How can the Commerce Secretary justify gifting Disneyland HK$5.8 billion of taxpayers’ money? Why is the Chief Secretary telling officials not to answer lawmakers’ questions? Is the Chief Executive attempting to reverse the results of the legislative election?
These are some of the questions we would like to put to Hong Kong’s top officials on behalf of the public. Our journalists would also like to witness Sunday’s Chief Executive Committee election and give proper coverage to the upcoming Chief Executive elections, district by-elections and handover anniversary events.
However, as we do not print on paper, the Hong Kong government continues to bar digital media outlets from attending government events, press conferences and accessing press releases, stating that it is “not in a position to distinguish” between online outlets. Such a practice has resulted in an unreasonable restriction on information distribution channels and is in opposition to the principle of a free press.
On Tuesday, the Ombudsman – an independent investigatory body which holds the authorities to account – ruled that the government’s long-standing policies were “vague” and “unfair.” It agreed with the Hong Kong Journalists Association that the industry is changing and digital outlets are outpacing traditional media sources. It also said that the industry and the public are given “no clue” about the government’s criteria for approving access.
Obstruction to press freedom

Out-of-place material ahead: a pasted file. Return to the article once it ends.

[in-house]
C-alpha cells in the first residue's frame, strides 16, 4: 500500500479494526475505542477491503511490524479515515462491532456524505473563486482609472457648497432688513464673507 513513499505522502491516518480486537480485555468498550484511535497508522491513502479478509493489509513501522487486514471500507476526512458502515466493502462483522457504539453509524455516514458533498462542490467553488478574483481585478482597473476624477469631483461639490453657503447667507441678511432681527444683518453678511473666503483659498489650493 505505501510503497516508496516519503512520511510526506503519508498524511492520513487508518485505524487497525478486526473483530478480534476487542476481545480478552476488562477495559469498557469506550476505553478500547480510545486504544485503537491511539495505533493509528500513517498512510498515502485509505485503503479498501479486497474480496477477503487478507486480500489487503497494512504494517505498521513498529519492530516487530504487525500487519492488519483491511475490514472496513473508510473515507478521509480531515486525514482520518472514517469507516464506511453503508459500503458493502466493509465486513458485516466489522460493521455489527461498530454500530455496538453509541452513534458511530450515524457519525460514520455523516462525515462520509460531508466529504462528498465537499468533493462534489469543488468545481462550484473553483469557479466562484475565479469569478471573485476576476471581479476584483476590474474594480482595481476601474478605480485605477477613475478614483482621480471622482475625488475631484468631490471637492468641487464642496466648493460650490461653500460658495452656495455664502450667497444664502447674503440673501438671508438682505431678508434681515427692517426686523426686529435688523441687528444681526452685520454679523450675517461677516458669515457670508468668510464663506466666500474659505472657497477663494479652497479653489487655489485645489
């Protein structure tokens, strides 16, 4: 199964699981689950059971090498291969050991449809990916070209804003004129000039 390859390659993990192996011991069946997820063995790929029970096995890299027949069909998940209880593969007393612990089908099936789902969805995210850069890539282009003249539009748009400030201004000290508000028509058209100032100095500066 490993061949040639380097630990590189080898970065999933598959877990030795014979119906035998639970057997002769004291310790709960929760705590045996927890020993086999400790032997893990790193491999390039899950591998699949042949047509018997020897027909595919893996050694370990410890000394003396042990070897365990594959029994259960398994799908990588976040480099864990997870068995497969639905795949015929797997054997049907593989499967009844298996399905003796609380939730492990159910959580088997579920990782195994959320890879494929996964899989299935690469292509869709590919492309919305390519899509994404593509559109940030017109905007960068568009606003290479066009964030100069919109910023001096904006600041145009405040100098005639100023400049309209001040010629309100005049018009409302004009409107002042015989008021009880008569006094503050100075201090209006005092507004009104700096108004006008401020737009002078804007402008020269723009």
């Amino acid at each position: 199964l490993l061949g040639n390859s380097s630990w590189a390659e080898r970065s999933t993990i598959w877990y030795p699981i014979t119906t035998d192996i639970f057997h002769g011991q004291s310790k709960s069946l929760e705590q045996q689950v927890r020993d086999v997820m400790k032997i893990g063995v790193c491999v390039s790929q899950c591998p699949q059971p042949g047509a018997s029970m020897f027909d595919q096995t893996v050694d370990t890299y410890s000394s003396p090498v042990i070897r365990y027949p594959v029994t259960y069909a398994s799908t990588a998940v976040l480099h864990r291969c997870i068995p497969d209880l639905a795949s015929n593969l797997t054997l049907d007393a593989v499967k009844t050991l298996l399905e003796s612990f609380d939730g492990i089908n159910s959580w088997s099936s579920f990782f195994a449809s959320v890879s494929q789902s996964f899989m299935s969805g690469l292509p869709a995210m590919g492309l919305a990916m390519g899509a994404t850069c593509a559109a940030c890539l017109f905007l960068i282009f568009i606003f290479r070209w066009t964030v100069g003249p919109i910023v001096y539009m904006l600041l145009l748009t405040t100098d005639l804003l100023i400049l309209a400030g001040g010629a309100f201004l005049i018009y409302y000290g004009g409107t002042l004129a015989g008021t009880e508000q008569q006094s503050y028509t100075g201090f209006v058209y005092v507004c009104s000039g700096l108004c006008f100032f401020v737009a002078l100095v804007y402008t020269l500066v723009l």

Between us, we have published thousands of news items concerning the government and some of our reporters hold Hong Kong Journalists Association press passes. For the legislature, the police and other public bodies, this is proof enough of our status. We are all registered entities, with physical offices and qualified, paid, full-time staff dedicated to one simple task: ensuring the city has an informed electorate.
The government can no longer pretend the internet does not exist. Other countries have understood that voters nowadays access their news online and have thus recognised digital media reporters. With the rise of social media and a lack of diversity among traditional media, it is not only archaic, but damaging to civic discourse when readers cannot be properly informed and the authorities hinder the media from holding them to account. It is also impedes us commercially when legacy media titles are granted access whilst newer, online outlets are banned.
Review the ban
In April, Chief Executive Leung Chun-ying said that “freedom of the press is essential to maintain Hong Kong’s competitiveness and free society.” A month later, the legislature further relaxed access for digital outlets. As Hong Kong continues to plunge in global press freedom indices, we urge the government to:
- Heed the Ombudsman’s recommendations ahead of Sunday’s election and review its digital media ban.
- Roll out a transparent accreditation process so that online media outlets may access press events for on-the-spot reporting.
- Review, relax and publish its eligibility criteria for obtaining government press releases to allow digital outlets equal access.